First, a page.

Della got one of her looks. “I’d rather you did something else.”


Just then Nigel called out, “Hello, hello, hello!” Them women had gotten what they wanted (from the looks of things, it wasn’t just food), and Nigel wandered over. I gave him a big bear hug, something that always kinda flustered him. I reckoned in England they hadn’t learned the abiding pleasure of throwing your arms round someone. For me, it was one of the finest things about being alive.


We chatted a while, talking about all the family things: How’s your wife, Fiona? Fine. And your little boy, Conor? A little rascal. And your woodworking? Keeping me and Shiloh busy.

When it was my turn, I asked about his daughter and grandkids. No way was I gonna venture into his business matters. Della had filled me in on what little bit she knew.


When we’d finished our howdy-dos, Nigel asked Della if he could take a break. I looked at my watch, and sure enough, just like at home with Fiona (she’s from Ireland), Nigel needed his teatime. “I’ll just pop up the pears for a Rosie.”


I musta looked lost (I was) ‘cause Della piped up, “He’s going upstairs for a cup of tea.”


“How’d you know that?”


“What else? I wrote a story on Cockney rhyming slang years ago, and it so fascinated me, I’ve never forgotten some of the more colorful words.” Della watched Nigel close the front door after him, and then looked at me kinda funny again.


“What?” I asked.


“I need a favor.”


“Anything.”


“I want Nigel to stay in your guestroom.” I musta looked funny right back at her, because she added, “You said anything.”


“Look I love the guy, too, but …” She’d caught me off guard. And I got it when she explained that after a week in that small apartment, she was tired of having a houseguest. Not so much Nigel—anybody. Alex was the only exception, and he was due back in Laurel Falls in a few days oncet he finished some story about President Bush trying to gut Social Security. Della and I had talked some about that, especially ‘cause folks round here had been in a dither. They counted on that check more than others might. Lots of them had worked long hours at the t-shirt factory and had that money taken out of their pockets each week. It seemed mean-spirited to have it taken away twicet.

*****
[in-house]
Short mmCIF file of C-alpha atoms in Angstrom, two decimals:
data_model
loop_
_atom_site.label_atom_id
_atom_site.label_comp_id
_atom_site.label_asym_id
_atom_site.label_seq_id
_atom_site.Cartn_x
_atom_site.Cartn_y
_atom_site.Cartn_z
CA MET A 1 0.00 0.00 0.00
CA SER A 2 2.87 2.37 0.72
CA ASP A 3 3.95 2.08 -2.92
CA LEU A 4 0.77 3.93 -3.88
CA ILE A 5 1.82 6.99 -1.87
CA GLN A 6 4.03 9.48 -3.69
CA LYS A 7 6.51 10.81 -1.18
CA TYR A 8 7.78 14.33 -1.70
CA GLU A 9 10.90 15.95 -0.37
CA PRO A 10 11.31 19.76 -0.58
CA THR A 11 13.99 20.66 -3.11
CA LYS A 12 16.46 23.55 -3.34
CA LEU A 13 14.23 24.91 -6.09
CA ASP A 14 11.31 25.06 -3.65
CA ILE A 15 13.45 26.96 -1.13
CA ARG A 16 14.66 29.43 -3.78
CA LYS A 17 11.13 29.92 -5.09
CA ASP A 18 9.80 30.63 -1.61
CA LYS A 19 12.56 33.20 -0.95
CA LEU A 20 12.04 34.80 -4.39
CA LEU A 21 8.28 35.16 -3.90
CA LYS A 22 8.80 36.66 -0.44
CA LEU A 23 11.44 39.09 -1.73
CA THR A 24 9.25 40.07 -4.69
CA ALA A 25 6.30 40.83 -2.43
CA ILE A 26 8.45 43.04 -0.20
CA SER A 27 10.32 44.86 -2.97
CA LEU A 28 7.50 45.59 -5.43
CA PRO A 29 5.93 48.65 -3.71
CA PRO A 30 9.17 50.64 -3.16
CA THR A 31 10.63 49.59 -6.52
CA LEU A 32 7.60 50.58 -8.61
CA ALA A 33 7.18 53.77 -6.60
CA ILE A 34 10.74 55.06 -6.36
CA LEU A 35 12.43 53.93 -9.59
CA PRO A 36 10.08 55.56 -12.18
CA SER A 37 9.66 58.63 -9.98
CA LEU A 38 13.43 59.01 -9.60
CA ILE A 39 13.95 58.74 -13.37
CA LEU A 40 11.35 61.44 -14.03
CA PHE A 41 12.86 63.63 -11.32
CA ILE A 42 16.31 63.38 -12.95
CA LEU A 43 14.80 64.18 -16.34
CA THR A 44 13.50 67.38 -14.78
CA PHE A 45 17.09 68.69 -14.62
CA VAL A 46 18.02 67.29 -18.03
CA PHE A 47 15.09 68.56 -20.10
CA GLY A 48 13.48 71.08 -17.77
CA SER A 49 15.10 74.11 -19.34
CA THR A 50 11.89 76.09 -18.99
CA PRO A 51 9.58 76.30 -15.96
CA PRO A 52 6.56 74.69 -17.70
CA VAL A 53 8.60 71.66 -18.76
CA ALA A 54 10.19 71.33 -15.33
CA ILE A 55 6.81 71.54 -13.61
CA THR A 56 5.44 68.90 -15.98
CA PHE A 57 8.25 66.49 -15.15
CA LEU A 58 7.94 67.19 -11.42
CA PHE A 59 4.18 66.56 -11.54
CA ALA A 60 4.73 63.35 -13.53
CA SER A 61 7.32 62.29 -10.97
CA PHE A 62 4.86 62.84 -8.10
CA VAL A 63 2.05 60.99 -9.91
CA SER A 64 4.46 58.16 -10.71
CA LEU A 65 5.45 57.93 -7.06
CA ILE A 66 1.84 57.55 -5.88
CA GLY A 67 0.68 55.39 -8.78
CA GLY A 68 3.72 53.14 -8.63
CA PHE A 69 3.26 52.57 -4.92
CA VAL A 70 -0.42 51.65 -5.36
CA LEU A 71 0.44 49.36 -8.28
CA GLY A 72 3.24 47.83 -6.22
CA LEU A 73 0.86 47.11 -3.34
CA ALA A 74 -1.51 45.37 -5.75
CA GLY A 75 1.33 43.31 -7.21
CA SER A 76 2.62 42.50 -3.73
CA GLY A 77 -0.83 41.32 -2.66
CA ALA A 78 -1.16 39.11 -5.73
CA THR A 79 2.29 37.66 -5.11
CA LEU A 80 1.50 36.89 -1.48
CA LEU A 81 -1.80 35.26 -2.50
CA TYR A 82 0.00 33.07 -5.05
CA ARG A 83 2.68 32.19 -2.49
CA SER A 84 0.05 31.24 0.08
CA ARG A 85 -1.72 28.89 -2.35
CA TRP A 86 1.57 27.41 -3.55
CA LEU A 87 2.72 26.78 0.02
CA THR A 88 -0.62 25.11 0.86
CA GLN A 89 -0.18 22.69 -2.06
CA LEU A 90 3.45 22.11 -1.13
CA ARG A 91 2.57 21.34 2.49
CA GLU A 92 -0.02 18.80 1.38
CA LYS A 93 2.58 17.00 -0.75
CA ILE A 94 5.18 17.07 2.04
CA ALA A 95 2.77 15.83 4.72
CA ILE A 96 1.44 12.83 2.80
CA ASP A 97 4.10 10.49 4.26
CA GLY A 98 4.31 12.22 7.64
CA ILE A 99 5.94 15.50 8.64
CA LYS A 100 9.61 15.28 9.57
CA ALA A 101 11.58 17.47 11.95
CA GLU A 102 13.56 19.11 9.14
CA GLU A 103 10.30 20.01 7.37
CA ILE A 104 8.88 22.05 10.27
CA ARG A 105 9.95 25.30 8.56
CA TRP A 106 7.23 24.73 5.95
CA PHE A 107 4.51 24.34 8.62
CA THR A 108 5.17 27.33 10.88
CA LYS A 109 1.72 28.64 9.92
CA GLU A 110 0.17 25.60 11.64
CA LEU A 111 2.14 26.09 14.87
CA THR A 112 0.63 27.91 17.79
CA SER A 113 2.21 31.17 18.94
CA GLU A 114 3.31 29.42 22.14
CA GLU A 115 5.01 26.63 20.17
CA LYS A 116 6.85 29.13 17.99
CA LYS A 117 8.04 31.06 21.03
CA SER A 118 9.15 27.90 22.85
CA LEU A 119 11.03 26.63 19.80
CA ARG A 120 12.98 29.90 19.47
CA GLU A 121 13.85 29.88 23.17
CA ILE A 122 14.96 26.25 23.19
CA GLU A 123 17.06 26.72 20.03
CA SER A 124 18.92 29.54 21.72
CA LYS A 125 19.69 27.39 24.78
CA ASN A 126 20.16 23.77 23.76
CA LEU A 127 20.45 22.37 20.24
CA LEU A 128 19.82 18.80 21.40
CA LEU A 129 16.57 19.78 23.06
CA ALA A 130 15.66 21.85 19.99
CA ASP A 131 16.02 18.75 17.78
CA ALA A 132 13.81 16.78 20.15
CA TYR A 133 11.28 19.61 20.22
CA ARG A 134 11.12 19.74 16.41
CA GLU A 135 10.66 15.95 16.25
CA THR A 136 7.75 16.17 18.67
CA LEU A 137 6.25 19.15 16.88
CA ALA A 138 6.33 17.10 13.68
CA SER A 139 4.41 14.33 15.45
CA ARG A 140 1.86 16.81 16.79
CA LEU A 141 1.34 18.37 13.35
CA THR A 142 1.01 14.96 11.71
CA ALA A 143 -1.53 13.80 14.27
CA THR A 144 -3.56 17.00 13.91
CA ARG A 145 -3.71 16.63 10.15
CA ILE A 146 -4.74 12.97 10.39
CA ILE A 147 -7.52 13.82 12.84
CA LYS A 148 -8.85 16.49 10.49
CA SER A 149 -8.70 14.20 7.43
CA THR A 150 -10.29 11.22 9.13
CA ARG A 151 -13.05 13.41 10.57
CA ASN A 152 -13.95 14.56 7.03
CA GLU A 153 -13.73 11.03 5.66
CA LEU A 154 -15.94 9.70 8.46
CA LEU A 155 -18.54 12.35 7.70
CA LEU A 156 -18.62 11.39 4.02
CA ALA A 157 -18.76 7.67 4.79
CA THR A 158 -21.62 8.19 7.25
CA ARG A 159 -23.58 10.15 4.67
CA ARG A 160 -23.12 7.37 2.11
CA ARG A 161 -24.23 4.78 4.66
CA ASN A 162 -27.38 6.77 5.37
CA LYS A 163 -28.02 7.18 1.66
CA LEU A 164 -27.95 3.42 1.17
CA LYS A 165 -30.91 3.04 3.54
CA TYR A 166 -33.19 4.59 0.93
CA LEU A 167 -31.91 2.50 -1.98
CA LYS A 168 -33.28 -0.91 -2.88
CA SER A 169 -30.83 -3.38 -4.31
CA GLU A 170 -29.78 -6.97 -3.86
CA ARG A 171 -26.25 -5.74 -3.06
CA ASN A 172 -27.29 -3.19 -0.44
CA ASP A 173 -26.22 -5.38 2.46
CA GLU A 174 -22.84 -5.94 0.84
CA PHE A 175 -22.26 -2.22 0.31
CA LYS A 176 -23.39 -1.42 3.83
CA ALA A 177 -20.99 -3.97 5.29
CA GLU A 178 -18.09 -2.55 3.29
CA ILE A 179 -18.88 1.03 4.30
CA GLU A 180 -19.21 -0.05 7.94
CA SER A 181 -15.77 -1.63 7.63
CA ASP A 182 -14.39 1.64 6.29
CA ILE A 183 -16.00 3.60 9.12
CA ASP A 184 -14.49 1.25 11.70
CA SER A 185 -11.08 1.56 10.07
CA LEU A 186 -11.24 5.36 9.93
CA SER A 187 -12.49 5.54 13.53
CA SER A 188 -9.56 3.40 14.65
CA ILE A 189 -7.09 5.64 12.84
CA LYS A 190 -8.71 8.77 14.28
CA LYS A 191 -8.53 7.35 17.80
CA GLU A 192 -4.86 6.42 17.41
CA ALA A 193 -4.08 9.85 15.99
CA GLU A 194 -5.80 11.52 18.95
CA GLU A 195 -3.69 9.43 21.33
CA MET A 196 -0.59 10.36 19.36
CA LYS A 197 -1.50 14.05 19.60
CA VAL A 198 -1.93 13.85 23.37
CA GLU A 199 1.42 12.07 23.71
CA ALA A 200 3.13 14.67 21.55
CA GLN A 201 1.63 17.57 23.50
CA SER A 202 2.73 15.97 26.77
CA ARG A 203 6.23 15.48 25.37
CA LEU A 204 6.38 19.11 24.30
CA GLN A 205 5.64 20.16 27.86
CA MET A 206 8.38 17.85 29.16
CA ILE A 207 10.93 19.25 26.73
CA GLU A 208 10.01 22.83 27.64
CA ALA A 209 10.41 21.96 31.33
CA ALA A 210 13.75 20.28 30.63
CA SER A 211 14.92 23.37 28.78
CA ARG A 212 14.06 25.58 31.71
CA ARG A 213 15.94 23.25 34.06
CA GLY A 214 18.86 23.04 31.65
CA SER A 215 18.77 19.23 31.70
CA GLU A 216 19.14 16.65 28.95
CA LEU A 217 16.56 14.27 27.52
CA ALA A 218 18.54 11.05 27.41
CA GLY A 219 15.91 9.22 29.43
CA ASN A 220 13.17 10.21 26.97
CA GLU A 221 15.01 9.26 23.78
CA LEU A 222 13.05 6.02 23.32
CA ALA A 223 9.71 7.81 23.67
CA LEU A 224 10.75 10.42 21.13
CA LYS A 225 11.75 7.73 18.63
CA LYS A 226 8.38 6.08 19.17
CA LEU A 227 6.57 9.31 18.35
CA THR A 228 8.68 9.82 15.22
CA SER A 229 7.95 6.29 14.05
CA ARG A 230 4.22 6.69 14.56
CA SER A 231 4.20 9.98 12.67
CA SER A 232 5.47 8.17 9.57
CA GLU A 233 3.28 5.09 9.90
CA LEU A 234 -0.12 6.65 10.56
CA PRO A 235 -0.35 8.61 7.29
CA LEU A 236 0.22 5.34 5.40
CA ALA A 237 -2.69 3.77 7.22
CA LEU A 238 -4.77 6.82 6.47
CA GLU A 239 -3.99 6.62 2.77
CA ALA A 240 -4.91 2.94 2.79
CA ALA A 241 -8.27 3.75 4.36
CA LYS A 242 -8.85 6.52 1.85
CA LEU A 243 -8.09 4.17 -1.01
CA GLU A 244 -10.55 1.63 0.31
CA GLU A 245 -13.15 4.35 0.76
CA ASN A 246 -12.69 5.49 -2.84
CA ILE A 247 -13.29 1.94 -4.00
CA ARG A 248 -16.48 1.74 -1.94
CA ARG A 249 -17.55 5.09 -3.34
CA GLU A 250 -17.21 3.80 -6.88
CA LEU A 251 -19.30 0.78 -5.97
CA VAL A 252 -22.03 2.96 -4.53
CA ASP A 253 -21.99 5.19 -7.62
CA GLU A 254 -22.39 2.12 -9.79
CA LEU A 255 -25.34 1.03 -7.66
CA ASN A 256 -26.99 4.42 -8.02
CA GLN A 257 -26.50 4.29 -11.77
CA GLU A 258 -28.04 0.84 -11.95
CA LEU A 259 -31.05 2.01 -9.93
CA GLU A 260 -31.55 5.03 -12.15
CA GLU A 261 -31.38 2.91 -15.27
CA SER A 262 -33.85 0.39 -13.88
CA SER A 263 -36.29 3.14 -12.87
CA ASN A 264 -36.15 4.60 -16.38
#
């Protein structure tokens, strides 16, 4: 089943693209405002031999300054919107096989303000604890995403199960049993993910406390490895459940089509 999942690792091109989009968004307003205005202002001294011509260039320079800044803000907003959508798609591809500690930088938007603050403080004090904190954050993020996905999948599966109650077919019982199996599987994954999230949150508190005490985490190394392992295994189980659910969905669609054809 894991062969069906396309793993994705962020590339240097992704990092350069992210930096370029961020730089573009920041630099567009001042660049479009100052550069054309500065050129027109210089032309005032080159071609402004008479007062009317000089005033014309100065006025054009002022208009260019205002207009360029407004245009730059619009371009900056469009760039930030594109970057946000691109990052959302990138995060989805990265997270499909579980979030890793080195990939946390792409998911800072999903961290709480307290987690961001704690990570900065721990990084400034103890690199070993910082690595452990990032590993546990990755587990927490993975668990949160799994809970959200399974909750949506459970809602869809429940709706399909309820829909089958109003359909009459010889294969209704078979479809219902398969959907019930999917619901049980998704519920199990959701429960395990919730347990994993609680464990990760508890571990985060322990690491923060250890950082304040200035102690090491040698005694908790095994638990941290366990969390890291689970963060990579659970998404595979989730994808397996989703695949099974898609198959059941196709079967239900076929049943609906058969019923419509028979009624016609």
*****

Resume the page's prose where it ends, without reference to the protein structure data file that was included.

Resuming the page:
Anyways, Della was right to ask. We did have space out at our place. I’d built a fine guestroom in part of our chestnut-log barn. Sometimes Fiona and Conor and I went out there just for fun, like we was on vacation. But Shiloh, my woodshop assistant, had been living in there for a few months, and while the extra rent money helped out, we was glad he’d just moved out, or rather moved in with his latest girlfriend.


“I don’t think Nigel’d be any trouble,” she went on. “He’s started to relax, feeling safe in our remote outpost, as he calls it. I hate to mention that he needs to move on, and I keep putting it off. But if you offered for him to stay at your farm, that would feel different. He’d love it. And he’s got plenty of money, so you could charge him rent.”


Just as Nigel came back into the store, I told her I’d check with Fiona and get right back with her.


After supper, when I told her about Nigel, Fiona insisted Nigel stay rent free as long as he liked. She said without him and his story about second chances, we might never’ve gotten back together—which meant we wouldn’t’ve had Conor. She knew that would win me over. Besides, I reckoned she wanted a fellow tea drinker round.


Turns out, she got that and a whole lot more.


Look for Chapter Four in a couple of weeks.

LYNDA McDANIEL

APPALACHIAN MOUNTAIN MYSTERIES


"The most satisfying mystery I've read in ages." 
— Joan Nienhuis, book blogger